Fat, Gluttony and Sloth

BookFat, Gluttony and Sloth

Fat, Gluttony and Sloth

Obesity in Literature, Art and Medicine

2009

September 1st, 2009

£25.00

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The UK is now in the throes of an obesity epidemic. Life expectancy has been improving for centuries, advances in hygiene, science, public health and medicine have enabled us to live longer and to lead more productive lives but now obesity, on its own, is threatening to herald a reduction in life expectancy in coming generations. The number of overweight people in the world has overtaken the number of malnourished for the first time. Much has been written about the dietary medical and social causes of obesity yet little work has been done on the cultural history of the subject. In Fat, Gluttony and Sloth: Representing Obesity in Art Literature and Medicine, David W. Haslam, Clinical Director of the National Obesity Forum, and MD turned art history PhD Fiona Haslam set out to put the current obesity crisis in historical perspective. Through innovative and enlightening work on art, literature and the history of medicine the authors examine the changing meaning of ‘fat’ in the public consciousness: from circus freaks to pharmacology, from ‘John Bull’ to Billy Bunter. The authors’ convincing argument is that present day food, fashion, fads and fat cannot be dissociated from history and that can be lessons learnt from the mistakes of the past.

The West is in the throes of an obesity epidemic. Life expectancy has been improving for centuries, while advances in hygiene, science, public health and medicine have enabled us to live longer and to lead more productive lives. But now obesity, on its own, is threatening to herald a reduction in life expectancy in coming generations. The number of overweight people in the world has overtaken the number of malnourished for the first time. Much has been written about the medical and social causes of obesity, yet little work has been done on the cultural history of the subject. In Fat, Gluttony and Sloth, David Haslam and Fiona Haslam set out to put the current obesity crisis in historical perspective. Through an innovative and enlightening exploration of obesity in art, literature and the history of medicine, the authors examine the changing meaning of ‘fat’ in the public consciousness: from circus freaks to pharmacology, from ‘John Bull’ to Billy Bunter. The authors’ convincing argument is that present-day food, fashion, fads and fat cannot be dissociated from history and that lessons can be learnt from the mistakes of the past.

The West is in the throes of an obesity epidemic. Life expectancy has been improving for centuries, while advances in hygiene, science, public health and medicine have enabled us to live longer and to lead more productive lives. But now obesity, on its own, is threatening to herald a reduction in life expectancy in coming generations. The number of overweight people in the world has overtaken the number of malnourished for the first time. Much has been written about the medical and social causes of obesity, yet little work has been done on the cultural history of the subject. In Fat, Gluttony and Sloth, David Haslam and Fiona Haslam set out to put the current obesity crisis in historical perspective. Through an innovative and enlightening exploration of obesity in art, literature and the history of medicine, the authors examine the changing meaning of ‘fat’ in the public consciousness: from circus freaks to pharmacology, from ‘John Bull’ to Billy Bunter. The authors’ convincing argument is that present-day food, fashion, fads and fat cannot be dissociated from history and that lessons can be learnt from the mistakes of the past.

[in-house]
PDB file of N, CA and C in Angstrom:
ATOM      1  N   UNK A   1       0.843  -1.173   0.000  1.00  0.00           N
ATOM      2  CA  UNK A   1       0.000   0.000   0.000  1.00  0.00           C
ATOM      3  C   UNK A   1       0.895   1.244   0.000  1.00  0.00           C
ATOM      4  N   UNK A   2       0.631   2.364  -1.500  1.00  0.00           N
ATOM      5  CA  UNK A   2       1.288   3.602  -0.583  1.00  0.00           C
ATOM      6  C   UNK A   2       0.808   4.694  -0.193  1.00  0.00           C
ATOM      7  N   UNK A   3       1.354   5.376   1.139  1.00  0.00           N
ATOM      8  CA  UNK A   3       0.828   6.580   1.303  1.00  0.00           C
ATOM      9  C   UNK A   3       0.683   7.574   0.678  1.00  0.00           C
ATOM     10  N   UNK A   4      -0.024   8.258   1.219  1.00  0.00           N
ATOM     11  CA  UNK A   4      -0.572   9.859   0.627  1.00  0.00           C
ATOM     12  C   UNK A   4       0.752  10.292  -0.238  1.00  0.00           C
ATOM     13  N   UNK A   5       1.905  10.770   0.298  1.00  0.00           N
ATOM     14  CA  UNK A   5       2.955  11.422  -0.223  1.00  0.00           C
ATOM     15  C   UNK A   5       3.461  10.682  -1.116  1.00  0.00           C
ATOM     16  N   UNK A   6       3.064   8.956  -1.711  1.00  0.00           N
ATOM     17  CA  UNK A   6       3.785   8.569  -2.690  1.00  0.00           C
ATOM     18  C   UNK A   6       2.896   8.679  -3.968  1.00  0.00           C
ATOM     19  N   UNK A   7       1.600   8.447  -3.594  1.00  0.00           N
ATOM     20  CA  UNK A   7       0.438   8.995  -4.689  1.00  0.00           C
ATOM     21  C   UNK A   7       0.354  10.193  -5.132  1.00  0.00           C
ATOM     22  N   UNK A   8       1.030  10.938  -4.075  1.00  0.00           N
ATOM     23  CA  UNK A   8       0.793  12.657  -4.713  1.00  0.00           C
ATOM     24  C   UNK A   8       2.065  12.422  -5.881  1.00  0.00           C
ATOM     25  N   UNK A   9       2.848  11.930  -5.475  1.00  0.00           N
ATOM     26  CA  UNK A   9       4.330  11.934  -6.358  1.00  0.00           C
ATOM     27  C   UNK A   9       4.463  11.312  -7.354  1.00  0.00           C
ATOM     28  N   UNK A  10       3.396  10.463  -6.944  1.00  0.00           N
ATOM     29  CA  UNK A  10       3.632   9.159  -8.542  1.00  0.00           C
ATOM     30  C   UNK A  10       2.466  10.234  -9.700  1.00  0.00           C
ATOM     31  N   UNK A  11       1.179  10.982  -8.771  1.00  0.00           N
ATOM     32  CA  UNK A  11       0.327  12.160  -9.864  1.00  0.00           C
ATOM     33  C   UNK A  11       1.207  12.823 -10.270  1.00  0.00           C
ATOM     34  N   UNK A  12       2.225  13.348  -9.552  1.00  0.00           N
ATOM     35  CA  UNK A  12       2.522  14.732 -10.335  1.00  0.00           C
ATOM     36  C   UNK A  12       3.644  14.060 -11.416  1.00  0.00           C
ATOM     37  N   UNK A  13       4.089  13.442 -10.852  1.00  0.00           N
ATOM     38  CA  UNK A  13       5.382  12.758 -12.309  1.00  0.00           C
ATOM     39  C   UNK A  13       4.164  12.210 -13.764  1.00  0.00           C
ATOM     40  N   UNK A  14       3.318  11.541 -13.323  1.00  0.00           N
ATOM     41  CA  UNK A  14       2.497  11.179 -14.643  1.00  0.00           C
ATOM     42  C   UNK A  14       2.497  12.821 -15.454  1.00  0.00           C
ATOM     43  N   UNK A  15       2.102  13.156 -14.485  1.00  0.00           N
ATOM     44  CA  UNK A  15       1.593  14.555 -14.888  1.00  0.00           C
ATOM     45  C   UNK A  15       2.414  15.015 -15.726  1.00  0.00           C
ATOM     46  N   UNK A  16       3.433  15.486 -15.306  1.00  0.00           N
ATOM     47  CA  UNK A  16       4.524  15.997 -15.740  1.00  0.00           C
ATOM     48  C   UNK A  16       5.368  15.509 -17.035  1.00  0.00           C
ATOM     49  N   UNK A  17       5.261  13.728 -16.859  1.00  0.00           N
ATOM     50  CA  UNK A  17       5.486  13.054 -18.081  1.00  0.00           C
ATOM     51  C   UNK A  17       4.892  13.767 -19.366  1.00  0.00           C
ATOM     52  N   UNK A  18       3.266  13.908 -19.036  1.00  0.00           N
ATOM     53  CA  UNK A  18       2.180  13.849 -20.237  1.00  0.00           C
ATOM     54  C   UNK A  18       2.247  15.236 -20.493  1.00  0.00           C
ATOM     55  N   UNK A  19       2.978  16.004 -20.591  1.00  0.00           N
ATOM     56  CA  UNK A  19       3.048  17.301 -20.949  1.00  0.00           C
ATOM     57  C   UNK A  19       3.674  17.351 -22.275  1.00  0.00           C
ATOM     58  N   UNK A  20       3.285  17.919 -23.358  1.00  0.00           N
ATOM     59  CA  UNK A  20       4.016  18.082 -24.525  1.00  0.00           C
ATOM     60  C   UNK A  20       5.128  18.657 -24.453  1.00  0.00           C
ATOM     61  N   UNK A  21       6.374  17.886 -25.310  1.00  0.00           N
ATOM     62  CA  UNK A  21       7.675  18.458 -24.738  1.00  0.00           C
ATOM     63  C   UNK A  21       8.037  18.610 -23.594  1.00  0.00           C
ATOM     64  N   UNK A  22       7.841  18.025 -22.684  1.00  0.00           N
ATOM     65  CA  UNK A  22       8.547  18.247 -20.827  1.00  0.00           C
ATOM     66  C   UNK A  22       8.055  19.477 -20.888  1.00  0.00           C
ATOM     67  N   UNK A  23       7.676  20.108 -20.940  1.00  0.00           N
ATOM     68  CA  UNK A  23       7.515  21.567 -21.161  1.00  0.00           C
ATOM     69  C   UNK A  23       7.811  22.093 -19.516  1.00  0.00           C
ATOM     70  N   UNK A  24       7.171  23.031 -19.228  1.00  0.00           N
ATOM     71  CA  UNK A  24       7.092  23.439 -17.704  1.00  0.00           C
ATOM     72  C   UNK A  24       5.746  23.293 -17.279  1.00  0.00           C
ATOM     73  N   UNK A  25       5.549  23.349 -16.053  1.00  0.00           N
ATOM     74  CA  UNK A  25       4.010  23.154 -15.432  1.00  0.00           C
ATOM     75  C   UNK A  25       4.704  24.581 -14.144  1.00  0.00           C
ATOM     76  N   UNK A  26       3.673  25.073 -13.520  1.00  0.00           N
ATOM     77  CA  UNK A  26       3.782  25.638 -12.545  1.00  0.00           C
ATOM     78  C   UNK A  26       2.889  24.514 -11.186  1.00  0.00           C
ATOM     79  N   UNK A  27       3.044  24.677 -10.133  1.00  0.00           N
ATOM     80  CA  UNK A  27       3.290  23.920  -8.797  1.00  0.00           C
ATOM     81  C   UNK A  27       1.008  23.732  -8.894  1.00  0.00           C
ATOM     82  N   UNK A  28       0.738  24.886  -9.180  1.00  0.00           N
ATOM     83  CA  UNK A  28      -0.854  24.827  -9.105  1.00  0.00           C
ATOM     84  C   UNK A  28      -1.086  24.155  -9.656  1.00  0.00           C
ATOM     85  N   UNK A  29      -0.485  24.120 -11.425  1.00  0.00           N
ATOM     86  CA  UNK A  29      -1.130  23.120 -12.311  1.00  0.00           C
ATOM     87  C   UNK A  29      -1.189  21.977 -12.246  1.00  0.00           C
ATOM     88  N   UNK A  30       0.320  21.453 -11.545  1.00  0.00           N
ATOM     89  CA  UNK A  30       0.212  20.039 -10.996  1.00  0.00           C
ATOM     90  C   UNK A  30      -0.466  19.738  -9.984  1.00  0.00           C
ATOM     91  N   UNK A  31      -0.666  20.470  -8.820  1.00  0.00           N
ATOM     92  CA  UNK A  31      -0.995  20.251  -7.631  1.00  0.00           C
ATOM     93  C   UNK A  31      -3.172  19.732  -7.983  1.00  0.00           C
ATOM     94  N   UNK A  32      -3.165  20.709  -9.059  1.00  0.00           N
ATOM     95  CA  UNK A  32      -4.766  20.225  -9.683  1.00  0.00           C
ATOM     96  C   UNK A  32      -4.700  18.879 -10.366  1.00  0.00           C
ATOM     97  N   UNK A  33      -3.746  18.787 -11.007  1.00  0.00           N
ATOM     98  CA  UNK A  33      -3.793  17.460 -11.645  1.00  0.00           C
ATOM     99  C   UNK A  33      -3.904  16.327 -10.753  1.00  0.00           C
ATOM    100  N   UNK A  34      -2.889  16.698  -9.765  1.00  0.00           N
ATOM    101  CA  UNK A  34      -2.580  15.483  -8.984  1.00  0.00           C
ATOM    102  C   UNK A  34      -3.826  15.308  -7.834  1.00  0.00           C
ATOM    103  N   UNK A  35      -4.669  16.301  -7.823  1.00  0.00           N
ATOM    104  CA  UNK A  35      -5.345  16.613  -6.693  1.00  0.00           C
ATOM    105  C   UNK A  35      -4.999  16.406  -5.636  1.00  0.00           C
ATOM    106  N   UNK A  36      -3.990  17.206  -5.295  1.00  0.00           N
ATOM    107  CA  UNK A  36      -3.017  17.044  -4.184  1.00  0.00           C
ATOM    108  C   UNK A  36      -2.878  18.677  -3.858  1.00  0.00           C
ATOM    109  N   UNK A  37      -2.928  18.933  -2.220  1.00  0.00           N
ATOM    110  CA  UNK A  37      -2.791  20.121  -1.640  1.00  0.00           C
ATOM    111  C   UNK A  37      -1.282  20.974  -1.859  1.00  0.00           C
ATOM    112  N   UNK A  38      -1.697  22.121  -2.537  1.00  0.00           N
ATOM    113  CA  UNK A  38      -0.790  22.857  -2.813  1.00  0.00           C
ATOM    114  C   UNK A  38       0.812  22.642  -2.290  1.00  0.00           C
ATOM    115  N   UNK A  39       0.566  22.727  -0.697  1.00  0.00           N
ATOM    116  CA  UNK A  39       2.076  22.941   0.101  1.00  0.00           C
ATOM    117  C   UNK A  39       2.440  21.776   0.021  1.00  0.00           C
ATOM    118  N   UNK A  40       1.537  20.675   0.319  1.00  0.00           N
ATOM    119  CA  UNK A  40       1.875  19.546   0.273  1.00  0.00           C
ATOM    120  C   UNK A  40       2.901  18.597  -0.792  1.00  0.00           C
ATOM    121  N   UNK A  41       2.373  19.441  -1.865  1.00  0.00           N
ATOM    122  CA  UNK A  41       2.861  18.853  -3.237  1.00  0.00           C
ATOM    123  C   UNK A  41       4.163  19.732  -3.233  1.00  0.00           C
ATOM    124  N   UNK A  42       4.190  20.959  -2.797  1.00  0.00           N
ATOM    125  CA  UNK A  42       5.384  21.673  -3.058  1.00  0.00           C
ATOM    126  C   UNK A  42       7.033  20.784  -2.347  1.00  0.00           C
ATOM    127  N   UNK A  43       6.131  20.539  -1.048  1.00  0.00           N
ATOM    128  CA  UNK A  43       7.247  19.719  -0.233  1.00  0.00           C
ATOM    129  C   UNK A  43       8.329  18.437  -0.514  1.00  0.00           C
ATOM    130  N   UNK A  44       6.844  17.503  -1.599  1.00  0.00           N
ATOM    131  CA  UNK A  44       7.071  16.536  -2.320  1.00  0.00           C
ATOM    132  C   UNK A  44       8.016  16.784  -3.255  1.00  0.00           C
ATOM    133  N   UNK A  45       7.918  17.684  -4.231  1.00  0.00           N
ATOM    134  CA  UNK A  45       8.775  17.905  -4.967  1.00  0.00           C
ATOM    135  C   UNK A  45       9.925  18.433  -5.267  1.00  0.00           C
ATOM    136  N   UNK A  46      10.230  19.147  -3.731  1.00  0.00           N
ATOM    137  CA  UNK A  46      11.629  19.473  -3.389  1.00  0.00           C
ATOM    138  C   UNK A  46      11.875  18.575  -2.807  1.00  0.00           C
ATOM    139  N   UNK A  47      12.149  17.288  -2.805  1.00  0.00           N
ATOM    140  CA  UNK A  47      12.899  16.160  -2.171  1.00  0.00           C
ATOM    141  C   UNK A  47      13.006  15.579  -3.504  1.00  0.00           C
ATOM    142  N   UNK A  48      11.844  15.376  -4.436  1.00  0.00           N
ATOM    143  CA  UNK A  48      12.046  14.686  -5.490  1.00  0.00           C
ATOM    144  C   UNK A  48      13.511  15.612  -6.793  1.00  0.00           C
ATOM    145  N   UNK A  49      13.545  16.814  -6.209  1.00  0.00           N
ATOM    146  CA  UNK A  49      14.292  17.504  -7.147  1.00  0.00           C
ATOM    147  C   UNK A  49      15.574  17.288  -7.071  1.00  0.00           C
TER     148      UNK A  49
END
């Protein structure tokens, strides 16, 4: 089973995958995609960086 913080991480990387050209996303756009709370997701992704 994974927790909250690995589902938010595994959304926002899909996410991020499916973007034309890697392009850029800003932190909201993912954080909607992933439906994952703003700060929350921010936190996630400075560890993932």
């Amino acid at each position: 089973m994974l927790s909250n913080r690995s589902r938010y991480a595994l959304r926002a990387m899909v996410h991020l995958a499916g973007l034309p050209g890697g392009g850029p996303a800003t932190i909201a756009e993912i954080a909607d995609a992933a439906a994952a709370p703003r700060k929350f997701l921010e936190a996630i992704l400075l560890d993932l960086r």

A timely historical survey of cultural perceptions of obesity.

Journal of the History of Medicine, Vol. 65

The Haslam volume brings together a wide range of sources, wonderful reproductions, and a basic approach that will give many students pause.

Reviews in History

Fat, Gluttony and Sloth: Obesity in Literature, Art and Medicine is an entertaining exploration of obesity that is simultaneously empathic, stark, humorous, unsettling, cautionary, and hopeful. Go ahead and take a nibble. There is no need to feel guilty about sampling this tasty book.

The Journal of the American Medical Association

The book is extremely well researched and illustrated throughout and a book which health professionals who have any interest in the causes and management of obesity will enjoy as it explores much more than just medical fields. Don’t, however, take my word for it. The proof of the pudding is in the reading.

Pulse

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About The Author

David Haslam is Chairman and Clinical Director of the National Obesity Forum, and medical doctor. He is Visiting Lecturer at Chester University and Visiting Fellow at the Postgraduate Medical School of Herts & Beds. Fiona Haslam worked for many years in medical practice and in 1986, while still working she began her research into medicine and art, which resulted in the award of a doctorate from the University of St Andrews. She has written a number of articles on medicine and art and is the author of From Hogarth to Rowlandson: Medicine in Art in Eighteenth Century Britain (Liverpool University Press, 1996)